Advice for people new to testing

So there are lots of people discover MoT through the essentials training, looking to start a career in testing.

I thought I’d ask a question to help people like us/me. So…

If there was one piece of advice or information you wish you had been given earlier in your testing career what would it be?

7 Likes

Find good/famous testers and follow them on LinkedIn (preferred) or social media (e.g. Twitter).

They obviously might not be able to spend a lot of time helping you, but they can often point you in the right direction when you have questions. The problem with social media is that it also has a lot of noise like cat photos, opinions on matters unrelated to work etc. So, you will end up wasting too much time trying to find useful content in the noise. But, if you want to see the personal side of your favorite testers, then follow them on social media. As an aside, avoid…actually do not post opinions on anything other than testing/work. There are too many judgemental & self-righteous people out there who can create real trouble for you in the real world. Some of these people can be famous testers :slight_smile:

Good luck!

4 Likes

Always have your curiosity ON, on how things work. It should not be limited to the software that you are testing, but have a general curiosity about everything around you. What works on one domain might click an idea in a different domain several years later in a different way, which could lead to disruptive ideas! With loads of information channels available today, only sky is the limit!

9 Likes

Listen to a wide range of opinions from inside and outside your organisation. And learn how to ask for help effectively.

8 Likes

I love this advice :grinning:

2 Likes

I’ve written a few blog posts on this topic :slight_smile:

4 Likes
  1. There is no document telling you what you should test first. Requirements docs are like iron girders to a building, paint and plaster covers all but their value as a broad outline. You need to make your own maps here. Either study for or actually sit an ISTQB type exam so that you become fluent in the language of the natives.
  2. Read the bug database carefully and learn about types of defect, defect impact and defect severity. Go and play with the software with a mind to visiting the areas that the most bugs got discovered in, in the past.
  3. Discover who the stakeholders are, and try to see from their perspective, the entire machinery. It’s people, it’s processes and finally the code. Then go and interview them. Enter with just one good question about risk to the product, you will find that they spill the beans.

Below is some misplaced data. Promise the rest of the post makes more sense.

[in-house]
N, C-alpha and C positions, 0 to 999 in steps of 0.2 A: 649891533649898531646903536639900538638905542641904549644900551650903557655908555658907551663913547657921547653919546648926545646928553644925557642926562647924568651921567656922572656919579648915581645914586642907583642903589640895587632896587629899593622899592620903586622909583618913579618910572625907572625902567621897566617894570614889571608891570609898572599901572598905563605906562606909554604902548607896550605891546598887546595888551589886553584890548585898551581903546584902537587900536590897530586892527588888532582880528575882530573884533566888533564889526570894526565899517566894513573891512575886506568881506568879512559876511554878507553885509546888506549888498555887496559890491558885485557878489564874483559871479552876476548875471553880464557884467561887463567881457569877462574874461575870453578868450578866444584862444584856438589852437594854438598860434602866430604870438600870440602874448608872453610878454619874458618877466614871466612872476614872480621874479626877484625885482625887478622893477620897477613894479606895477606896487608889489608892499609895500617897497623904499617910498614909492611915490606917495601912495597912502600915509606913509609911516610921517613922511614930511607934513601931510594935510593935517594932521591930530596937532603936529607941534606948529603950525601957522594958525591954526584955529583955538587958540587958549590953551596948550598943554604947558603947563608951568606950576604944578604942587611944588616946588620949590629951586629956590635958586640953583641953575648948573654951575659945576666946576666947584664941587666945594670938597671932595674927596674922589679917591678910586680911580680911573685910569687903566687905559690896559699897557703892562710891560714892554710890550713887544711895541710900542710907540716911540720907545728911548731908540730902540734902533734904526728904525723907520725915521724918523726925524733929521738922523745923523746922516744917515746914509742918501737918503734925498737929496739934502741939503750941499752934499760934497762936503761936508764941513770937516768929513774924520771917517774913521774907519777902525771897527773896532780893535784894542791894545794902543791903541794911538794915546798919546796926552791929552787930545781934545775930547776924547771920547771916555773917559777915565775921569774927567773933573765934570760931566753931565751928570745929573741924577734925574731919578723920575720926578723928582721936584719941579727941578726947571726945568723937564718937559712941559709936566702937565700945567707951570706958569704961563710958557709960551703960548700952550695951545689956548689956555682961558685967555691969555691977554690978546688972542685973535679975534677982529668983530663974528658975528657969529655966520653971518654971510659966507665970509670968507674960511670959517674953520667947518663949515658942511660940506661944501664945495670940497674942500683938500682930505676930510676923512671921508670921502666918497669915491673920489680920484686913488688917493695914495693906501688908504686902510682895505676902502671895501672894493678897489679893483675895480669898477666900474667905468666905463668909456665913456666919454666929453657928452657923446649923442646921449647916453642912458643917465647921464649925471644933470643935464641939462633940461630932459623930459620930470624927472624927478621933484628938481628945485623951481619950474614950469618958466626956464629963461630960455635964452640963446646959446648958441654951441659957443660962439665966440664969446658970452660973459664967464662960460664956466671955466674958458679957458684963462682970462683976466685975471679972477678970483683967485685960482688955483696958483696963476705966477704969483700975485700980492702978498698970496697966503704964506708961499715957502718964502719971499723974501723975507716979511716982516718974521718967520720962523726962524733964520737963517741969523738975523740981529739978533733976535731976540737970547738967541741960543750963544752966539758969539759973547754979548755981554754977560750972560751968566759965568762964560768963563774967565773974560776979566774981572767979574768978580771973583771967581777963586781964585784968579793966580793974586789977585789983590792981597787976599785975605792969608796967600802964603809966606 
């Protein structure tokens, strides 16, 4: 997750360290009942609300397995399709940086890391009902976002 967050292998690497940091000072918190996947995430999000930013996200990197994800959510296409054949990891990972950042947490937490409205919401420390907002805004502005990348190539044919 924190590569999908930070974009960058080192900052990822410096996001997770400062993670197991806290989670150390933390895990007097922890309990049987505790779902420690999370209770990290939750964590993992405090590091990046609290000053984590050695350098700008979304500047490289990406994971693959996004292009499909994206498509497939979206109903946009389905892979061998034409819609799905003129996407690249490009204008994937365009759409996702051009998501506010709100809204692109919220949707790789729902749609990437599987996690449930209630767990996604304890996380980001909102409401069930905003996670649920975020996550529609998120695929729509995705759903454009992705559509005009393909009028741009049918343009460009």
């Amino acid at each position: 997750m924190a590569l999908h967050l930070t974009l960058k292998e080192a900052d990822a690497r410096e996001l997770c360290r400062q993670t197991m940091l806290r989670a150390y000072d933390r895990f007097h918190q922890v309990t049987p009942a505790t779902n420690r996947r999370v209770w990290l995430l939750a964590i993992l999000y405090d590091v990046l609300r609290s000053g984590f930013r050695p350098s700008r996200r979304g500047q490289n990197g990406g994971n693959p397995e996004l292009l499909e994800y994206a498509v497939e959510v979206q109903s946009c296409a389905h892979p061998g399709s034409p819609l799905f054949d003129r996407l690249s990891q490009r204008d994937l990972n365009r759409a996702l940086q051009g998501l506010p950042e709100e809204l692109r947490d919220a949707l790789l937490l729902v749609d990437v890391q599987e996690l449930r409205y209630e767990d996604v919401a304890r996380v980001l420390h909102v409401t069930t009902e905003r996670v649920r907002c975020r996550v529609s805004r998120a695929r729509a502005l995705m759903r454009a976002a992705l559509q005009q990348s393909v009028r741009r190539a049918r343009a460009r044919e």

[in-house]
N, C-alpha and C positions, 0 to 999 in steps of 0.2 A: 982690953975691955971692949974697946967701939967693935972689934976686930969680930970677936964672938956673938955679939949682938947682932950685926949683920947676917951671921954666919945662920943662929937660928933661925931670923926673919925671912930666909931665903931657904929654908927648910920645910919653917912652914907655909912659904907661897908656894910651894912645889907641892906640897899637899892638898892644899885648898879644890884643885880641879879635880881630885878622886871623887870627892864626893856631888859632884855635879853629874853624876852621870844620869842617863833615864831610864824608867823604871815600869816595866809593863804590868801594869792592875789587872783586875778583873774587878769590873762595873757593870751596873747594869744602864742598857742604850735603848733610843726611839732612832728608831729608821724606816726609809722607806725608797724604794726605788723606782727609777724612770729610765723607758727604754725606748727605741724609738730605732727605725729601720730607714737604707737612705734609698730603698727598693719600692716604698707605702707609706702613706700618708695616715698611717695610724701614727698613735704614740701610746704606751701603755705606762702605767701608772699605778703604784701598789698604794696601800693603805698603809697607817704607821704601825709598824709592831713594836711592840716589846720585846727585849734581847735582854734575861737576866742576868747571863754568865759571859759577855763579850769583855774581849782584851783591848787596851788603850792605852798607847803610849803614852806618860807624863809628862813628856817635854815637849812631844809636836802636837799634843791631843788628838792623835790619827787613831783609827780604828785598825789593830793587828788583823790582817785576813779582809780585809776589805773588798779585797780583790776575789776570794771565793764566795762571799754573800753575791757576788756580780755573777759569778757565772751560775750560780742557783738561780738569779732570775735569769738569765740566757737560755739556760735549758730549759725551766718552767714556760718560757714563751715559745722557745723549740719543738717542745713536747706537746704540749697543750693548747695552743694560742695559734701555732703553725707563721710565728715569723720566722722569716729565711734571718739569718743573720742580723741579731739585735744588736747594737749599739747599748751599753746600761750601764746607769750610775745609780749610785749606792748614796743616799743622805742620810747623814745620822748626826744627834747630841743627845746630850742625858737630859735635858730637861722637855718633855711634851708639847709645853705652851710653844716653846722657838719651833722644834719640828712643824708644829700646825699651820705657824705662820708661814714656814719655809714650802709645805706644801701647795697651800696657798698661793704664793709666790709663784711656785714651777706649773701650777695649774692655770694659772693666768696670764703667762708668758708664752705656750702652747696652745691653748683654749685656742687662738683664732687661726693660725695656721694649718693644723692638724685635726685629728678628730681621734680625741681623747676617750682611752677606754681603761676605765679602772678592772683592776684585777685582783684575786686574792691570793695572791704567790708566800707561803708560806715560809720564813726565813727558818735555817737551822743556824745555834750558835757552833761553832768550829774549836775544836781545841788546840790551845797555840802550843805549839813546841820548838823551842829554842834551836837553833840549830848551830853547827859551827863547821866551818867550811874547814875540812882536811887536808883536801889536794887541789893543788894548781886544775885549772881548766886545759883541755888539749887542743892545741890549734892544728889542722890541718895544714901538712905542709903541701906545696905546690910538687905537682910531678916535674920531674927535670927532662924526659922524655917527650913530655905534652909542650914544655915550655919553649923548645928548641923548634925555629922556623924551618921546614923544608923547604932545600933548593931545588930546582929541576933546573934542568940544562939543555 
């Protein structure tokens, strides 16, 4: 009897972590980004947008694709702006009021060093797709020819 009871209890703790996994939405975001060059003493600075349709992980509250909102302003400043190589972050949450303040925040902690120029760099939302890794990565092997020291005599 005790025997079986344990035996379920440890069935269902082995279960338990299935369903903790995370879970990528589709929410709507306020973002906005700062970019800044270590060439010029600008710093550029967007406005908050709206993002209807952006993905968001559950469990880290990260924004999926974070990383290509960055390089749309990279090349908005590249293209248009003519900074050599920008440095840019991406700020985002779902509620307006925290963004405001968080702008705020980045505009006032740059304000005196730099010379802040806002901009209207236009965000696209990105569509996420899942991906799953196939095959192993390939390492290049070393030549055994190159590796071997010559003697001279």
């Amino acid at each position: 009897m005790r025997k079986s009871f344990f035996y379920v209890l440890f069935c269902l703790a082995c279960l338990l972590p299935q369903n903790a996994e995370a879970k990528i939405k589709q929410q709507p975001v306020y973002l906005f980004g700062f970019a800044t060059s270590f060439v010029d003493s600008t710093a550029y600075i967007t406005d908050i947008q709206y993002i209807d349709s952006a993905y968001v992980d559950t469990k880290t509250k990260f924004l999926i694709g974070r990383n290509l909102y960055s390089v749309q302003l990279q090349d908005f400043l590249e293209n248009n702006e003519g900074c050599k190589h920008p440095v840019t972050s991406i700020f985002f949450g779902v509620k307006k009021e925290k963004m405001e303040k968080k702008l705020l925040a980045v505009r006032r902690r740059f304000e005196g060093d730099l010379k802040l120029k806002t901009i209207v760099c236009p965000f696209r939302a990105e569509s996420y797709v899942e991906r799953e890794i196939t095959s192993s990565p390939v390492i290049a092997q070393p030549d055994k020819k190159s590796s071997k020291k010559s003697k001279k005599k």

6 Likes

Understand your context (clients to your testing, the product, the users, the power dynamics, etc), even by asking “stupid questions”. Testing is a social activity, not a procedural activity that happens in the void.

8 Likes

For me it’s got to be “there is a better way to do things, and plenty of people have already figured it out”

There are tonnes of great people and places to learn from. Seek them out and keep trying to get better.

5 Likes

Probably one of the best things there is:

neverAssume

Things Testers like to hear:

  • Normally …
  • It should …
  • Perhaps …
  • Maybe …
  • “all good”

Because when somebody says one of these things, they are unsure of what it’s supposed to be. Which means trouble & bugs inc! This is where you go back to the statement above of “Never Assume”

7 Likes

Keep asking questions about risk and use those questions to guide your testing activities.

Put another way, what questions do we need to answer to help us have a better collective understanding of the things that might threaten the value of the things we build & deliver?

4 Likes

I’ve often thought of testing as the “art of asking the right questions, repeatedly, and then asking some more”.

4 Likes

I love that description, @bencf1. :grinning:

3 Likes

I’m loving reading these tips and hope other newbies do too. Thanks everyone!

4 Likes

No question is a stupid one - always ask!

3 Likes

That’s what QA stand for: Question Asker.

5 Likes

To add to this, always be pushing for full understanding. As the lines between test and dev keep blurring, a strong tester today should understand why something fails, and when it’s fixed, how it’s fixed.

I’d push for not being the tester who does a superficial verification and think “oh, okay …” when someone comes back and says something like “there was a config error and we fixed it”.

Ideally, you should constantly be trying to grow and really grok things - what was the config error? What did they change? How/why did that fix things? What other impacts might there be from the “fix”?

6 Likes

I love this one, when I was new to testing, I used to read requirements and design docs and everywhere that words like this cropped up I would go do some testing and find bugs.

6 Likes

I’m also new in Software Testing, so this is very helpful. Thank you all!

1 Like

I love this blog! Thanks for sharing.

2 Likes